To raise healthy game fish you need to provide the right environment for them to thrive.
There are four key elements which are considered ideal for a productive and healthy pond that is convenient to maintain. Use these as standards when constructing a new pond, or as guidelines to make improvements to your existing pond.
1. Pond location
Check the location of your pond. It should be adjacent to a source of clean, clear water. The soil in this area should be at least 30% clay so it will hold water. The watershed should be large enough to keep the pond full – typically 10-30 times the size of the pond. If the watershed is too large, or too close to fertilized cropland or livestock pastures, consider building a ditch around part of the pond to divert some of the water.
2. Pond structure
Next, look at the banks of your pond. The slope of the above-water banks should be 3:1 or 4:1 to make maintenance easier and to help prevent soil erosion. The minimum pond depth for underwater weed control is 3 feet; information on minimum depth to prevent winterkill in your area is available from local extension agents. Depth should be determined by comparing rainfall to evaporation in your area. Maximum depth is what is reasonable for your pond’s location and, of course, your budget.
3. Pond drainage
Install a drainpipe that drains the pond from the bottom to make management and maintenance easier. For example, drawing down the water level for three consecutive winters can reduce as much as 90% of undesirable submerged vegetation. Also, the number and size of harvestable game fish usually increase following drawdowns.
In order to protect the nutrient quality of your pond water, it is always better to divert excess water around rather than through your pond. You may also consider adding an emergency drainway in case of heavy rains; do consult your local Natural Resources Conservation Service (NRCS) for information and regulations in your area.
4. Pond water quality
There are five main factors that determine the overall quality of water in a given pond. These include:
- Fertility: This is the amount of nutrients in the water available for the growth of microscopic plants called phytoplankton which is the first link in the pond’s food chain. Phytoplankton levels are directly proportional to the number of fish which can be supported by the pond. Fertility may be determined by measuring the depth of visibility. Most recreation ponds should be maintained at moderate to high fertility. This can be accomplished with an initial fertilization and continuous input of fish feed.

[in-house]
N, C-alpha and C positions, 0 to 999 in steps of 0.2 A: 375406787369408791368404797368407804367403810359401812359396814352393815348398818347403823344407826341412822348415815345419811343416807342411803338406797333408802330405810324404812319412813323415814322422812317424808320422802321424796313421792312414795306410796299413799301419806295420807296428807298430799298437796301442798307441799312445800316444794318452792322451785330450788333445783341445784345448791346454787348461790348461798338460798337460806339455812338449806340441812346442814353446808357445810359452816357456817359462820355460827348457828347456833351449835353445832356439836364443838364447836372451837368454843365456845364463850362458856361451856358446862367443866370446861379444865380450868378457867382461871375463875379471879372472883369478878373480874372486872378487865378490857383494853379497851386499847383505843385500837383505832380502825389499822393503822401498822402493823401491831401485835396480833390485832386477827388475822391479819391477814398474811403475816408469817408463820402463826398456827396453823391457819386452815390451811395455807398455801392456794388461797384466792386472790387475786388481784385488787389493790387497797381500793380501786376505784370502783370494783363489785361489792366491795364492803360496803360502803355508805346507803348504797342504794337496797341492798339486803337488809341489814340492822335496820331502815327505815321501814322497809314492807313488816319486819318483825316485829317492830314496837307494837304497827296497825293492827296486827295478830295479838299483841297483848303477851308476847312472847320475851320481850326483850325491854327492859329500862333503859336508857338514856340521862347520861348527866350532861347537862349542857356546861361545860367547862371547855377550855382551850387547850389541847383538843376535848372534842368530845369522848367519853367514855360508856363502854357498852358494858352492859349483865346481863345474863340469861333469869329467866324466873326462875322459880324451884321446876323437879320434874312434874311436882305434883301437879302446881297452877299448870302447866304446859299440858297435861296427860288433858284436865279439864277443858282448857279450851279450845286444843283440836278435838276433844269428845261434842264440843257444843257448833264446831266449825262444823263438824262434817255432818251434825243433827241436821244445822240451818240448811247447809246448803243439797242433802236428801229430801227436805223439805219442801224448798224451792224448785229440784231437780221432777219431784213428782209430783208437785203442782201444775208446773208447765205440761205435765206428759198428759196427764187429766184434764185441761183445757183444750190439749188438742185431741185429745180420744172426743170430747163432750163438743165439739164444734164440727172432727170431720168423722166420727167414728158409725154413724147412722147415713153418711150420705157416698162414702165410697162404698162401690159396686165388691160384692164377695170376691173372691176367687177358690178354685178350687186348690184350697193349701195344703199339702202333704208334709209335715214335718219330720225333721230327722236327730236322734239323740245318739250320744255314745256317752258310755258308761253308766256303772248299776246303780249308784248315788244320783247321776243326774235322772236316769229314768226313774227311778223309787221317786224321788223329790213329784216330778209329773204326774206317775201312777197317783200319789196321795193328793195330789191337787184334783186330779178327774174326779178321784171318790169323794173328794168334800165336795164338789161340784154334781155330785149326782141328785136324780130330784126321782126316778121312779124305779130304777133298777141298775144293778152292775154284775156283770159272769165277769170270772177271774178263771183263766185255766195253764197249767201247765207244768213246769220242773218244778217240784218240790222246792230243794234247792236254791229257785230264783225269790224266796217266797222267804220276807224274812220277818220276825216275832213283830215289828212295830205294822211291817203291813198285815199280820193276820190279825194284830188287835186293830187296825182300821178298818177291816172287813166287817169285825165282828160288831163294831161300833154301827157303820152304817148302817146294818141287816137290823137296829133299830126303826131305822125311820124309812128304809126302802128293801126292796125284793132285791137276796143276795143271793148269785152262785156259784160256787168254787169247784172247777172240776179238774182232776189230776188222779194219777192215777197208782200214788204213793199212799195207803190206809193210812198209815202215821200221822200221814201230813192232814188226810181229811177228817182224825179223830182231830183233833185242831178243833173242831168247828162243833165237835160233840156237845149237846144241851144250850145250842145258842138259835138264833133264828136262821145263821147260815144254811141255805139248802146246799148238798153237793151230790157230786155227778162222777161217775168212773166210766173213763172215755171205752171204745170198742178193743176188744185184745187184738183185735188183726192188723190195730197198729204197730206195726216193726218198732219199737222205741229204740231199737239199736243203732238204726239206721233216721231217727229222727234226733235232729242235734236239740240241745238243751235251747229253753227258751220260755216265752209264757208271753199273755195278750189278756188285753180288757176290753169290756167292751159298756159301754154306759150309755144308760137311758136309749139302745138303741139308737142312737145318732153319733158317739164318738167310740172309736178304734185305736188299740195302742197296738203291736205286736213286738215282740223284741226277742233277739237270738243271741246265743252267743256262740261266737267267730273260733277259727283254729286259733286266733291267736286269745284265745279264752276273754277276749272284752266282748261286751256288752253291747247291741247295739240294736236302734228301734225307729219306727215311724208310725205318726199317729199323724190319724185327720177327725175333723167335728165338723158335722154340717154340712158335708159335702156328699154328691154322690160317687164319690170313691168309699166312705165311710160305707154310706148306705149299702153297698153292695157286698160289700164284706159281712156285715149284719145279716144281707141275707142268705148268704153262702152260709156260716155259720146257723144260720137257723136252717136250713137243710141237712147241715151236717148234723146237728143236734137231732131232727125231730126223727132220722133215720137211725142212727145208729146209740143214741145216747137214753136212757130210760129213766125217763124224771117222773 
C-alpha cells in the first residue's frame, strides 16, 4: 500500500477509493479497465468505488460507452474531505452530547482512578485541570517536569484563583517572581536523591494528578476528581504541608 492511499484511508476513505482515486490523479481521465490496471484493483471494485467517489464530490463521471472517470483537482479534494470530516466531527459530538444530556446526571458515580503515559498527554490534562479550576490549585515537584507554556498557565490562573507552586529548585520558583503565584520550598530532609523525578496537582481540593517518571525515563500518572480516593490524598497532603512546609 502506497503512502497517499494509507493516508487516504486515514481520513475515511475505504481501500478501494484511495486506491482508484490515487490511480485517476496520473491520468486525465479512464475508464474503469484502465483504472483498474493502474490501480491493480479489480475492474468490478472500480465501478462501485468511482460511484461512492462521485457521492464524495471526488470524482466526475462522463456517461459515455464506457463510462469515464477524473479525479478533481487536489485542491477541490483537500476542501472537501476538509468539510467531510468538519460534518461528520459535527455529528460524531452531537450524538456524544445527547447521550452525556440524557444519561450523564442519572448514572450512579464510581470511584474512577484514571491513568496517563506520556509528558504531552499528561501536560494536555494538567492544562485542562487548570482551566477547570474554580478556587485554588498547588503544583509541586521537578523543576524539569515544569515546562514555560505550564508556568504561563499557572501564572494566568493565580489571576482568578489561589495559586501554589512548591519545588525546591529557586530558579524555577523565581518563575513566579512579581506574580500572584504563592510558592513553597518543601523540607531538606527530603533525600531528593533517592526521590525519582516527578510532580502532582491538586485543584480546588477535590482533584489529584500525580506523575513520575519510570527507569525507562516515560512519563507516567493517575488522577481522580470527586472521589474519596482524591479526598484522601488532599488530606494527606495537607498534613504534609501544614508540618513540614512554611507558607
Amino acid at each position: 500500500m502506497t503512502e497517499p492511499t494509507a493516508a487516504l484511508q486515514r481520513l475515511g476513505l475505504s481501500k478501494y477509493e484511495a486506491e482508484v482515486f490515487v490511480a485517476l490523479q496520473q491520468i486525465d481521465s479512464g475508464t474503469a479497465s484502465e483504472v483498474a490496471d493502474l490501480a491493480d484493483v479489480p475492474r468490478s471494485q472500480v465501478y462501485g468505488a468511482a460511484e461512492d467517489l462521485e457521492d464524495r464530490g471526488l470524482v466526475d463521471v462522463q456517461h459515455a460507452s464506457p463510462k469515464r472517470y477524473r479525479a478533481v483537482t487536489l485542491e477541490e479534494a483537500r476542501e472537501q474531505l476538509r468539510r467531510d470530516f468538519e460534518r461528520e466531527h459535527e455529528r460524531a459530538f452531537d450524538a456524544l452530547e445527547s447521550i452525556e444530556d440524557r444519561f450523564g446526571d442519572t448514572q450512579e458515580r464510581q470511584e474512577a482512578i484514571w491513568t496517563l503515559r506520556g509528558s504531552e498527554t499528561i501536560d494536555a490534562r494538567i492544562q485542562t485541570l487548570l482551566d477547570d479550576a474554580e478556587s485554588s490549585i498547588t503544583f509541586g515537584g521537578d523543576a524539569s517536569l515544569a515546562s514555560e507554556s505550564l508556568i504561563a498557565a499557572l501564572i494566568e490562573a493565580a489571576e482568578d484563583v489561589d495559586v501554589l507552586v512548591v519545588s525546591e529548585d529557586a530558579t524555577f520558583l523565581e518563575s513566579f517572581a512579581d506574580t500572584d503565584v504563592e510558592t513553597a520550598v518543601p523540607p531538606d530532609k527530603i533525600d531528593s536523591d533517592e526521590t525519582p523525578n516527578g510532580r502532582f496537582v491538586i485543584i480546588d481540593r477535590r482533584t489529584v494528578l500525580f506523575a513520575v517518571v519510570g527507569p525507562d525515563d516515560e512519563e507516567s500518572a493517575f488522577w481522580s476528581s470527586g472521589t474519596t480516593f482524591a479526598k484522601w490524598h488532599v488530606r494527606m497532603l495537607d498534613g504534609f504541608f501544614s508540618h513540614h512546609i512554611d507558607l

- pH: This is the level of acidity of the water. Most fish prefer a pH of 7 (neutral). While ponds fluctuate on a daily basis, they should be maintained at levels of 6.5 to 9. In areas where the soil is acidic (such as the southern U.S.) or in areas where the soil has little buffering capacity (such as northeastern U.S.), lime may be added to reduce pond water acidity.
- Alkalinity: This is the measure of the buffering capacity of the water and should be at least 30 parts per million (ppm) for proper phytoplankton growth. Some ponds are naturally well-buffered; others may need periodic liming. Consult your local NRCS, Department of Natural Resources (DNR) or a professional pond management company for advice on this matter.
- Dissolved Oxygen (D.O.): This is naturally supplied by aquatic plants and phytoplankton, the wind, and wave action at the surface of the pond. This is the oxygen that fish need to survive. An adequate level of D.O. for most fish is 4 ppm; salmon and trout, however, require more than 6 ppm. Keep in mind that some plants that produce oxygen in the sunlight consume it in the dark. So ponds with very high levels of phytoplankton (water that looks like pea soup) are subject to critically low D.O. levels at night and on cloudy days. This can lead to fish kills. Mechanical agitation of the pond water with, for example, paddlewheels or fountains may be used to aerate the water.
- Temperature: The temperature determines which species of fish will thrive in your pond. Cold-water ponds (remaining under 70° F) are preferred by trout. Bass, bluegill, and catfish prefer warm-water ponds (warming to more than 75° F). Cool-water ponds (in the 65° F – 75° F range) may, depending on the size of the pond, support smallmouth bass or walleye. Some ponds in this temperature range may also support cold and warm water fish. Consult your local extension agency or a professional pond management company for information on species that perform best in your area.
Source: Purina Pond Management